Let's take a look at what's going on in 'The World Now'.
In a joint statement released on Thursday, the United States, the United Kingdom, the European Union and Canada imposed further sanctions on Belarus, accusing the Lukashenko government of human right violations and "orchestrating" irregular migration at EU borders.
The statement said that the group remained committed to supporting the democratic aspirations of the people of Belarus, despite the government's continued push to silence them.
In the latest round of sanctions, the UK froze the assets of OJSC Belaruskali, a state-owned Belarusian potash fertilizer producer, while the U.S. tightened its sanctions against the company, after having already blacklisted them in August.
The fresh sanctions aim to crack down on the Lukashenko government's continued human rights violations, as well as the on-going migration crisis along the Eastern European country's border with Poland, Lithuania and Latvia, which the West has blamed Belarus for.
Austrian Chancellor Alexander Schallenberg said Thursday, that he will be stepping down from his position, once his conservative People's Party agrees on its next leader, after Sebastian Kurz also announced he was quitting the political arena altogether.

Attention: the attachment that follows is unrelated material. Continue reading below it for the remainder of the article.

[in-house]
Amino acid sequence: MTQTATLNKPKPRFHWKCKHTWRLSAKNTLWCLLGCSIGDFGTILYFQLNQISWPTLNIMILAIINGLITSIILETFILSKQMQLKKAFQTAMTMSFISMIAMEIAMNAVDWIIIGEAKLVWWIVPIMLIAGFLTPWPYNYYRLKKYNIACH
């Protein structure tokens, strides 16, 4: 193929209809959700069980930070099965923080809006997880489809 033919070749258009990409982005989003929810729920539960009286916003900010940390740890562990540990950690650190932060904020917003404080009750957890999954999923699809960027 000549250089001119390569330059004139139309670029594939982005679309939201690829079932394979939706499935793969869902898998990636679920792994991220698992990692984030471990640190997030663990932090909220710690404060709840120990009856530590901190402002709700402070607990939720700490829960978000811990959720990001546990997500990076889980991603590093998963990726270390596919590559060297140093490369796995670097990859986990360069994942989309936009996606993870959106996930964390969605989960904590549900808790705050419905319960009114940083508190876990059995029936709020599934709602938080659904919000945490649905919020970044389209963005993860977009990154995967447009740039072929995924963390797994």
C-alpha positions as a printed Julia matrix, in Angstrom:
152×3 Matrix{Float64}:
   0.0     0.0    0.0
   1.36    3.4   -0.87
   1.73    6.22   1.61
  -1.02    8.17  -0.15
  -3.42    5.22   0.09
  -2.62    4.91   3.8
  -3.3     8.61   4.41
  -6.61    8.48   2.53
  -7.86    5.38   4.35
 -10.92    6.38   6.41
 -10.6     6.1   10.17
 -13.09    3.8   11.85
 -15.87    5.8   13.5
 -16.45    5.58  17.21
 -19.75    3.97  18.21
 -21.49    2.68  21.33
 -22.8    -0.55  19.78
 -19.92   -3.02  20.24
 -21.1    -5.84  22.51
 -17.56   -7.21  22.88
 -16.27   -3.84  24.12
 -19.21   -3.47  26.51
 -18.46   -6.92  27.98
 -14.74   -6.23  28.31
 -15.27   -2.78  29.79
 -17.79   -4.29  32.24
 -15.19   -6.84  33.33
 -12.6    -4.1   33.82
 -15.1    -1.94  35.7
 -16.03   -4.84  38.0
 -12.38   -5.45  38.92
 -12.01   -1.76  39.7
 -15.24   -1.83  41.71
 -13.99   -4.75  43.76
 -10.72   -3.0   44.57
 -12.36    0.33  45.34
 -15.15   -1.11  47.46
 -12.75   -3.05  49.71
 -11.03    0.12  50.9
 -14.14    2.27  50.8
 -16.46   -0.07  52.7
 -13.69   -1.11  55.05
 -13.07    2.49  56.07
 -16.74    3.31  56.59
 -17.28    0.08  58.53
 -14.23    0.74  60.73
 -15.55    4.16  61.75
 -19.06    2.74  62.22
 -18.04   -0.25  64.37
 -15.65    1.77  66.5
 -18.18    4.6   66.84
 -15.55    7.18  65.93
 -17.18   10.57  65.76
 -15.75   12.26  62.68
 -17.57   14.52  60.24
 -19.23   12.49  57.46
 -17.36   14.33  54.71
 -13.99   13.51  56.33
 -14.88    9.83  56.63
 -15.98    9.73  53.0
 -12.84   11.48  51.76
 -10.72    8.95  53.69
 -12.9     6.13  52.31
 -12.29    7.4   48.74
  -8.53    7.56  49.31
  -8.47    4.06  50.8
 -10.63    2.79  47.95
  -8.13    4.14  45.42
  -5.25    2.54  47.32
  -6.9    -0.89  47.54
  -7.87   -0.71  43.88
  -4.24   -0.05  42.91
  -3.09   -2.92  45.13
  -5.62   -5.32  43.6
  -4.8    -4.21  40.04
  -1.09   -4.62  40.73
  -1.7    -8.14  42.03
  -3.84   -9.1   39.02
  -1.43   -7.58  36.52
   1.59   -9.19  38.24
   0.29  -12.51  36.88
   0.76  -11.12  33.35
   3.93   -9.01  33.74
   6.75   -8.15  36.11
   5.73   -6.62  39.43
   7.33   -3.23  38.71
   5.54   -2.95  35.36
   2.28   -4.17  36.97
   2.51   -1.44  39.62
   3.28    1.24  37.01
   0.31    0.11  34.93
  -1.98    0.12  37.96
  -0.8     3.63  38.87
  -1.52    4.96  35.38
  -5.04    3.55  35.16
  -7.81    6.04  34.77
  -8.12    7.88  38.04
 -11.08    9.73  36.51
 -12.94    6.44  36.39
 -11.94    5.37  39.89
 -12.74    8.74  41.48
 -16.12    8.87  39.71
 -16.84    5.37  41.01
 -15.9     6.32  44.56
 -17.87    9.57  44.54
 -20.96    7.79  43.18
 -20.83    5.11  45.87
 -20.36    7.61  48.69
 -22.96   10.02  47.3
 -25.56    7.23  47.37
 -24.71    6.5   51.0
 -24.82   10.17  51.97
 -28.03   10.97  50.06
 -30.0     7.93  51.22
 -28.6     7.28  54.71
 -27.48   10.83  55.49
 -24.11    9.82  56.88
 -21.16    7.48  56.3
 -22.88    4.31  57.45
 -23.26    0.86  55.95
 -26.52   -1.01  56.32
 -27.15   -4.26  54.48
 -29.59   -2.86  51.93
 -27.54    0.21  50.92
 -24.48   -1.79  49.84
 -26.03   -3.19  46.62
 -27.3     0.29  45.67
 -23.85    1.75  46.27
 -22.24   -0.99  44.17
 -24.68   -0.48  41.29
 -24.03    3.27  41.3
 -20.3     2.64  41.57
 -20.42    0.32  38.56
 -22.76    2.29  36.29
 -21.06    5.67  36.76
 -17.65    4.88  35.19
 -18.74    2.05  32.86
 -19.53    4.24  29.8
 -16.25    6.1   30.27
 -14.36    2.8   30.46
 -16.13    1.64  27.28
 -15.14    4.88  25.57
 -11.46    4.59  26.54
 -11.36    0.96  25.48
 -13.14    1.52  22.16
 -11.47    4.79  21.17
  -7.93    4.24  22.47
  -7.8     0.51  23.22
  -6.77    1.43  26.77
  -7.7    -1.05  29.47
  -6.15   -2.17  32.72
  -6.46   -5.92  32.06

In a written statement, Schallenberg said he was stepping down to make way for whoever takes over as leader of the party.
Pundits say Interior Minister Karl Nehammer, who has been an enforcer on Kurz's hard line on immigration, is most likely to become party leader and chancellor, when the People's Party leadership meets on Friday to pick a successor.
Former Foreign Minister Schallenberg became chancellor in October, following the resignation of Kurz.
New York City is known as the 'Big Apple', but come holiday season, it's also known for it's massive Christmas tree at the Rockefeller Center.
And on Wednesday night, crowds returned to Midtown Manhattan for the 89th annual lighting of the Rockefeller Center Christmas tree, officially kicking off the holiday season in the usual fashion.
This year's event was open to the general public for the first time since the start of the COVID-19 pandemic, as last year's gathering saw strict COVID-19 restrictions.
The massive tree was lit using more than 50-thousand multi-colored LED lights, a 400 kilogram star with at least 70 spikes covered in 3 million crystals.
The 12-ton, 24-meter tall Norway Spruce will be on display through early January.
Lee Seung-jae, Arirang News.